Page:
Analogous Structures in Evolution

Different species can evolve to become more similar

Analogous structures are similar structures in organisms without shared ancestry. These structures evolved independently to serve the same purpose.

​ThoughtCo / Hilary Allison

There are many types of evidence supporting evolution, including studies in the molecular biology field, such as DNA, and in the developmental biology field. However, the most commonly used types of evidence for evolution are anatomical comparisons between species. While homologous structures show how similar species have changed from their ancient ancestors, analogous structures show how different species have evolved to become more similar.

Speciation

Speciation is the change over time of one species into a new species. Why would different species become more similar? Usually, the cause of convergent evolution is similar selection pressures in the environment. In other words, the environments in which the two different species live are similar and those species need to fill the same niche in different areas around the world.

Since natural selection works the same way in these environments, the same types of adaptations are favorable, and individuals with favorable adaptations survive long enough to pass down their genes to their offspring. This continues until only individuals with favorable adaptations are left in the population.

Sometimes, these types of adaptations can change the structure of the individual. Body parts can be gained, lost, or rearranged depending on whether their function is the same as the original function of that part. This can lead to analogous structures in different species that occupy the same type of niche and environment in different locations.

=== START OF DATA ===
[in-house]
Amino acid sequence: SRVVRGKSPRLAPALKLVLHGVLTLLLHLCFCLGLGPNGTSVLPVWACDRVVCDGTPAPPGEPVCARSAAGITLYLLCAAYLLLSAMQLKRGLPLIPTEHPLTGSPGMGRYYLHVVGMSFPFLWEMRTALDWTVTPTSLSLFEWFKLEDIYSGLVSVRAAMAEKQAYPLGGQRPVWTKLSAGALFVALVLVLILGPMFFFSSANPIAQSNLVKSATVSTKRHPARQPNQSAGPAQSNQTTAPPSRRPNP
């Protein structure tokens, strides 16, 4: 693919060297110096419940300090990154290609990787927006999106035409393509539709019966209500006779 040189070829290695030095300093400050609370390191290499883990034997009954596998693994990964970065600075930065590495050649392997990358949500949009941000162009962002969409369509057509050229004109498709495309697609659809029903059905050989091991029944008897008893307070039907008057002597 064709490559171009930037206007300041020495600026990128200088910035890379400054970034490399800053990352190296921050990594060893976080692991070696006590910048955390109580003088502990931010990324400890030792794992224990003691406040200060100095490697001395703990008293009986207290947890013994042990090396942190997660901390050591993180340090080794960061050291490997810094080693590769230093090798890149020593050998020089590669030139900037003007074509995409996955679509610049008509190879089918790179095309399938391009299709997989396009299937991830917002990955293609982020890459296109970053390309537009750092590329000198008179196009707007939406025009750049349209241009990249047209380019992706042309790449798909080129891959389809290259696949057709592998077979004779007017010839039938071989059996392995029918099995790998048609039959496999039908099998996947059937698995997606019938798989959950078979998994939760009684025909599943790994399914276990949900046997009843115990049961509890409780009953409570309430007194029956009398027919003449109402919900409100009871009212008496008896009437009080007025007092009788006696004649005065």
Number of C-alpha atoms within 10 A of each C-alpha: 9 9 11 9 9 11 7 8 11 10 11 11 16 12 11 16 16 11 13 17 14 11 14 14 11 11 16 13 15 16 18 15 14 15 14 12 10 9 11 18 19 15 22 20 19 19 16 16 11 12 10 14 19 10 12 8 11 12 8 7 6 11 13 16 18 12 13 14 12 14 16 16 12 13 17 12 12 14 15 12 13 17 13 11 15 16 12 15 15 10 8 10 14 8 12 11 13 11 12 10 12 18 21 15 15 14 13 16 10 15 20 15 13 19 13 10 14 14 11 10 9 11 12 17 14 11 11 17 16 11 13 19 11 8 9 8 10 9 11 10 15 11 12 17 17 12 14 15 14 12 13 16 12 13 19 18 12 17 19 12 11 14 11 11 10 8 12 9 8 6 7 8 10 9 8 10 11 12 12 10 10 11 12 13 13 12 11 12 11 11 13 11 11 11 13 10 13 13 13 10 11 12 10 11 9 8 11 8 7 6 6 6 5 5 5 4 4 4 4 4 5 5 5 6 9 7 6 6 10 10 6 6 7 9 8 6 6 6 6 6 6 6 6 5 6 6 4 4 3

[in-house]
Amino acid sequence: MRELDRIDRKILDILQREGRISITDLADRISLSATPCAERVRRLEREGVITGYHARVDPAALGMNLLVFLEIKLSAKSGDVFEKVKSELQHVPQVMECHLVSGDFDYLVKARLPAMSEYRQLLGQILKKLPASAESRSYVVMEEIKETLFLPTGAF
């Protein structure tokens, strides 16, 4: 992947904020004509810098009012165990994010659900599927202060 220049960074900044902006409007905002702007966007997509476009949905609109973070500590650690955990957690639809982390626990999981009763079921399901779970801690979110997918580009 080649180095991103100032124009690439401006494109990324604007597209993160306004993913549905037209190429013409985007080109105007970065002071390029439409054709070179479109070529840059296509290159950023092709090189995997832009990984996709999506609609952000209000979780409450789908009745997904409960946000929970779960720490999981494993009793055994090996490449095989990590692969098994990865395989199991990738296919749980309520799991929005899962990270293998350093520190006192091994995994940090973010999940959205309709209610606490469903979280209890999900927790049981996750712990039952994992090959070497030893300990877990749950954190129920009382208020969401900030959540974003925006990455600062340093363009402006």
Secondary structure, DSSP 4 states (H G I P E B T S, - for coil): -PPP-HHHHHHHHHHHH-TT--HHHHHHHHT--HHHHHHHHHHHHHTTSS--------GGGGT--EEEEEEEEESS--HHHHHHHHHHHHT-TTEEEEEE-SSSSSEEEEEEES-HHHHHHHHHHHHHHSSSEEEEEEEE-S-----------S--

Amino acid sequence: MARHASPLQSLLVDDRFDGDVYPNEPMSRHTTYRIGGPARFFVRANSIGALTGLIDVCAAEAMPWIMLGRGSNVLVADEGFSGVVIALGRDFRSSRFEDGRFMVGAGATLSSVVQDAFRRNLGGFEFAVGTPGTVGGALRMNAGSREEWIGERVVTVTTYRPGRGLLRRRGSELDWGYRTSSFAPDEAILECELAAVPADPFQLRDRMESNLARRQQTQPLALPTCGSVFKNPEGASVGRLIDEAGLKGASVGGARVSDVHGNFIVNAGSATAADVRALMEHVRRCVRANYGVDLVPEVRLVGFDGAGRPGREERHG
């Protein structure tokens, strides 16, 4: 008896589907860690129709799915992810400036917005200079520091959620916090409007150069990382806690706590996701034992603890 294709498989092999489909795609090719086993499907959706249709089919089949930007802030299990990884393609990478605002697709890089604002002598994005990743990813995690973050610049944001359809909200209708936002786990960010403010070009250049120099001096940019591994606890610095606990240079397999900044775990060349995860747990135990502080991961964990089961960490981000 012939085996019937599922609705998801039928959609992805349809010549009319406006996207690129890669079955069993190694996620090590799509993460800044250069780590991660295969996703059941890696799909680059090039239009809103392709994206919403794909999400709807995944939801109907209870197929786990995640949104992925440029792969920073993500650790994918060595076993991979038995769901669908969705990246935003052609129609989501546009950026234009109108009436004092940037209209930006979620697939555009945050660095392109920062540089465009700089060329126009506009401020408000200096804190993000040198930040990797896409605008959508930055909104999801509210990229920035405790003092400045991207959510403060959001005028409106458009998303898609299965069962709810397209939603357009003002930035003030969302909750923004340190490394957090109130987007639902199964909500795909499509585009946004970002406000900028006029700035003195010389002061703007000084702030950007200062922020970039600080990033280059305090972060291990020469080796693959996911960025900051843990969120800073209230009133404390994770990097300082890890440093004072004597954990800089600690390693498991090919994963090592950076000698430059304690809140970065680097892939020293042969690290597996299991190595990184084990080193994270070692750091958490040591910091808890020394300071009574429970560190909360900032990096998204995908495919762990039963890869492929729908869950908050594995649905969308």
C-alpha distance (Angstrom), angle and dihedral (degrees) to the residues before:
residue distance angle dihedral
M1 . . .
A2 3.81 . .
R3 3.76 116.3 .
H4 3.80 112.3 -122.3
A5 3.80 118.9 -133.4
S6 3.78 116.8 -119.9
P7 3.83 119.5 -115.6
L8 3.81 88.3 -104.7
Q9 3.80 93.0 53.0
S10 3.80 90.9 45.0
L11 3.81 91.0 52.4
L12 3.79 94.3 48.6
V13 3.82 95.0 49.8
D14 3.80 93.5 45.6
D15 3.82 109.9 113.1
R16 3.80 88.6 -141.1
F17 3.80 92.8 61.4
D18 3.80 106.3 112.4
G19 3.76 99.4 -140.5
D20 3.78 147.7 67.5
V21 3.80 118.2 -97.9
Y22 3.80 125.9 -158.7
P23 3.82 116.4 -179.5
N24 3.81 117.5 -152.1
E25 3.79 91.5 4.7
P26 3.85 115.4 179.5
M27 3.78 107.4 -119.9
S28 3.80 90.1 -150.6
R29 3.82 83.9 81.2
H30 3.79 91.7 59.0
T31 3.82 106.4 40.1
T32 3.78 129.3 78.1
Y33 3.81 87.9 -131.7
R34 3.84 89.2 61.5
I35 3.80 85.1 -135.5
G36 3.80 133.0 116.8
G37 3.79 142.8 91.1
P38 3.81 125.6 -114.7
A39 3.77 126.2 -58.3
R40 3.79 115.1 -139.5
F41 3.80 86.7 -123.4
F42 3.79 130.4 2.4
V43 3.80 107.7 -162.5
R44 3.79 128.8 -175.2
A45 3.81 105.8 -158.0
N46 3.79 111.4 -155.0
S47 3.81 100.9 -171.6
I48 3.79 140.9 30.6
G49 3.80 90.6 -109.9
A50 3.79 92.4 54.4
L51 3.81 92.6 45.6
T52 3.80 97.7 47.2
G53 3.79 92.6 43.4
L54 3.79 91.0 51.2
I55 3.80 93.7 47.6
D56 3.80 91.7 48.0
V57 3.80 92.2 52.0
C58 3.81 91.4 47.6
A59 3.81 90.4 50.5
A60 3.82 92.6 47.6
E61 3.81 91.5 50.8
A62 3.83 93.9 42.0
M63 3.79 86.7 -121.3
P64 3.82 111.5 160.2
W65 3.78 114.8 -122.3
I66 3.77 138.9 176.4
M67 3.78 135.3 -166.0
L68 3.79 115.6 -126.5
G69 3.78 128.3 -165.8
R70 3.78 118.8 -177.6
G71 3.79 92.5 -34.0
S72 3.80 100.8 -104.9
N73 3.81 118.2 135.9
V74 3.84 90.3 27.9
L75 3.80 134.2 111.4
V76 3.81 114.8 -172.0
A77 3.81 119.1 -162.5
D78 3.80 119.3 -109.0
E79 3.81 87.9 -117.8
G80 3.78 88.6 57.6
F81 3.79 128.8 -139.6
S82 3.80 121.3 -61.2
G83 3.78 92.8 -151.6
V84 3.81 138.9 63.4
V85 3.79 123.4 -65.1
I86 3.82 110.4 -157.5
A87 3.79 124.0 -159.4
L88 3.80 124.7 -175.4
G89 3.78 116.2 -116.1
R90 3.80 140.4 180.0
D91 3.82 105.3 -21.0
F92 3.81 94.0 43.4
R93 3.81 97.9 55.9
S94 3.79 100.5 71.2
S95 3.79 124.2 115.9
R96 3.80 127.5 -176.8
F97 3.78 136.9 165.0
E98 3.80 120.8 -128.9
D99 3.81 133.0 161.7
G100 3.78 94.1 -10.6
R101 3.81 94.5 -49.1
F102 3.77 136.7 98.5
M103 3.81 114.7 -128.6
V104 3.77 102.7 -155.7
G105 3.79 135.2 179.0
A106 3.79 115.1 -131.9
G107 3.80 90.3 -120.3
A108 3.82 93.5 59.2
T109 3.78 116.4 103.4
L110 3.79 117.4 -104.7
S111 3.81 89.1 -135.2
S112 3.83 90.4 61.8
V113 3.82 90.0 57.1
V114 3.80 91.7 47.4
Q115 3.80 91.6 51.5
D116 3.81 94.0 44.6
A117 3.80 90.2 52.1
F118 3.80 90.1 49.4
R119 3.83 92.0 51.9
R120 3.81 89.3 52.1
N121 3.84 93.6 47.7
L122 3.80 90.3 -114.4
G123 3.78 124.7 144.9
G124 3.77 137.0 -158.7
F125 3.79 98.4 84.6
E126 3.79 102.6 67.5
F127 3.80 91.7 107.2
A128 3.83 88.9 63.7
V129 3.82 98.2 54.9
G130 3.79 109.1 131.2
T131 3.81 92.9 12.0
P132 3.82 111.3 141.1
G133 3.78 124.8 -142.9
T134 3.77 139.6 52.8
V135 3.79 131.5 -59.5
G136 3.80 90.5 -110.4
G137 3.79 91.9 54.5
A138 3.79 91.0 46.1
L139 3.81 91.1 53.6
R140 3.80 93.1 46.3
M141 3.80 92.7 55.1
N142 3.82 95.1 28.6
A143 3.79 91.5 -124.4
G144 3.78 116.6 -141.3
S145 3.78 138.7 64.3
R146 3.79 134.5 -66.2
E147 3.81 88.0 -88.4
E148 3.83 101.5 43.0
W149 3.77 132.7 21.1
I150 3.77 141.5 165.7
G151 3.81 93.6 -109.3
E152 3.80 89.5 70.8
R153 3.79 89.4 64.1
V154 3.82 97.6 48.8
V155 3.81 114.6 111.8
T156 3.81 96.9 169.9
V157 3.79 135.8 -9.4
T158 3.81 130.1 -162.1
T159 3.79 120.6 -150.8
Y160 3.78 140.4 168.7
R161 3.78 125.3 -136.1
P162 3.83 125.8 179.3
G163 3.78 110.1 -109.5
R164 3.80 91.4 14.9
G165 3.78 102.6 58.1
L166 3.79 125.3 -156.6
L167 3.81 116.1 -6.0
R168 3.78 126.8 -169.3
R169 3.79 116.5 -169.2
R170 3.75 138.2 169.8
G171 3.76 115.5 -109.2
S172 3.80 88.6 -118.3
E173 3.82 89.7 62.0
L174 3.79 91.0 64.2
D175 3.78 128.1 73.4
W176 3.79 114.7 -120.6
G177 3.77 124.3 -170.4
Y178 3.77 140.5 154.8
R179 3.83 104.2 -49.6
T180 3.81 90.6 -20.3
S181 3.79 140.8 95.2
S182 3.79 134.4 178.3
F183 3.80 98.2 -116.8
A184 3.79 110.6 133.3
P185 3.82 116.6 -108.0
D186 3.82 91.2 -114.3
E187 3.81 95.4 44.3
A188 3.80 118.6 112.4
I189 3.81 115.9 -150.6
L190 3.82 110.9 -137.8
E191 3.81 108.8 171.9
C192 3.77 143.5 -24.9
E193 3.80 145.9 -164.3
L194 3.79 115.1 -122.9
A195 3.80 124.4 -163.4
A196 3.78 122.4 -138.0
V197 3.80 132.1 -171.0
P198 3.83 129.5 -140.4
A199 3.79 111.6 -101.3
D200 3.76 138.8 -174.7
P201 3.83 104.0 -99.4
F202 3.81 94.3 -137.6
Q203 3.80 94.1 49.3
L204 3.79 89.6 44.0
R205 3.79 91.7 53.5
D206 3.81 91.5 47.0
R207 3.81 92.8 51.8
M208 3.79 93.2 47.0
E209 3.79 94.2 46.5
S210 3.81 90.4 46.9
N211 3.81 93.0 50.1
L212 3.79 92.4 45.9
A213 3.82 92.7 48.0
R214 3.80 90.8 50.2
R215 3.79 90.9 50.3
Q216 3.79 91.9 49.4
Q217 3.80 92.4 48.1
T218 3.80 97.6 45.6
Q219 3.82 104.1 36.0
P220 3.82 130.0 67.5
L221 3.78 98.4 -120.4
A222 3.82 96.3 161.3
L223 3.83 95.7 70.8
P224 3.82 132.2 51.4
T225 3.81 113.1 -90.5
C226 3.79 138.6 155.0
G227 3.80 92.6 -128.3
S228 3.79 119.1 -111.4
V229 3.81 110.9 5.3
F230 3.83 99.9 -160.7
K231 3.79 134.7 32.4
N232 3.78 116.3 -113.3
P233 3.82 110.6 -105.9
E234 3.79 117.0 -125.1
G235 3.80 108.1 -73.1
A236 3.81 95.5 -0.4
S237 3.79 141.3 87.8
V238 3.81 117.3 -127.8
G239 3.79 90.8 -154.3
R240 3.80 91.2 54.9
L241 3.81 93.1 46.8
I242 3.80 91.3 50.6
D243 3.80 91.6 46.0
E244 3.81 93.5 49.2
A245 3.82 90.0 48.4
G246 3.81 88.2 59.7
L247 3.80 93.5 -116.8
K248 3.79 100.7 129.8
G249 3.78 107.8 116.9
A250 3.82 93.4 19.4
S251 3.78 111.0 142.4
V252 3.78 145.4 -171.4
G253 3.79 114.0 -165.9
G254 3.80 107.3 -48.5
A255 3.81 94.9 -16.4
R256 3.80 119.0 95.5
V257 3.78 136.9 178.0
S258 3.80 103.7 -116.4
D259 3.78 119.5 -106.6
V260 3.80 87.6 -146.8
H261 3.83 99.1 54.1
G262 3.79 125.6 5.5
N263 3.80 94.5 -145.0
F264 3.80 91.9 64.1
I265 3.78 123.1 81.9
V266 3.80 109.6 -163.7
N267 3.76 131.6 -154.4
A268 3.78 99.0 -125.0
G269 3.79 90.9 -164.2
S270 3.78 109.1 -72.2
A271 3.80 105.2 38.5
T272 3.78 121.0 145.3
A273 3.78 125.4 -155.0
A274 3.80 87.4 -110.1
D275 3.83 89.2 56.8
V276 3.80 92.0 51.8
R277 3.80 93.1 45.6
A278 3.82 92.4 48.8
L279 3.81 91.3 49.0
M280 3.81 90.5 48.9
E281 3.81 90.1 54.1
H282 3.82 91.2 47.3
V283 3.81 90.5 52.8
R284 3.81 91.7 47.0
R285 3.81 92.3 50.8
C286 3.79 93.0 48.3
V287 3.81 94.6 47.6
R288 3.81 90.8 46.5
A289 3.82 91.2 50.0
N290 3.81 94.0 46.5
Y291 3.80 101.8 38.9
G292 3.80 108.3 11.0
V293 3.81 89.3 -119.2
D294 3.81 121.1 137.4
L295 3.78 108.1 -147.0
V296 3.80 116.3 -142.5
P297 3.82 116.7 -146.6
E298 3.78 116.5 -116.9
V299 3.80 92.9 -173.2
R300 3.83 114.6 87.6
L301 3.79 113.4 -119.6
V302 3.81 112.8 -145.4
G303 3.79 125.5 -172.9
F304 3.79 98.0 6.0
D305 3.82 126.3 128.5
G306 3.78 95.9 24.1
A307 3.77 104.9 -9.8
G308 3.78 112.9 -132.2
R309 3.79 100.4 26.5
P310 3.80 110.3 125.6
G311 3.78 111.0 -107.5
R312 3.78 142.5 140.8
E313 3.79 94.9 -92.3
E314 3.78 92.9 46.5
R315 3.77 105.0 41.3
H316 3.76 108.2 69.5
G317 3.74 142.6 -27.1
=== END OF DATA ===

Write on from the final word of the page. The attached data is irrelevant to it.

Taxonomy

When Carolus Linnaeus first began classifying and naming species with taxonomy, the science of classification, he often grouped similar-looking species into similar groups. This led to incorrect groupings compared to evolutionary origins of the species. Just because species look or behave the same doesn't mean they are closely related.

Analogous structures don't have to share the same evolutionary path. One analogous structure might have come into existence long ago, while the analogous match on another species may be relatively new. They may go through different developmental and functional stages before they are fully alike.

Analogous structures are not necessarily evidence that two species came from a common ancestor. It is more likely they came from two separate branches of the phylogenetic tree and may not be closely related at all.

Examples

The human eye is very similar in structure to the eye of the octopus. In fact, the octopus eye is superior to the human's in that it doesn't have a "blind spot." Structurally, that is the only difference between the eyes. However, the octopus and the human are not closely related and reside far from each other on the phylogenetic tree of life.

Wings are a popular adaptation for many animals. Bats, birds, insects, and pterosaurs all had wings. But a bat is more closely related to a human than to a bird or an insect based on homologous structures. Even though all these species have wings and can fly, they are very different in other ways. They just happen to fill the flying niche in their locations.

Sharks and dolphins look very similar due to color, placement of their fins, and overall body shape. However, sharks are fish and dolphins are mammals. This means that dolphins are more closely related to rats than they are sharks on the evolutionary scale. Other types of evolutionary evidence, such as DNA similarities, have proved this.

It takes more than appearance to determine which species are closely related and which have evolved from different ancestors to become more similar through their analogous structures. However, analogous structures themselves are evidence for the theory of natural selection and the accumulation of adaptations over time.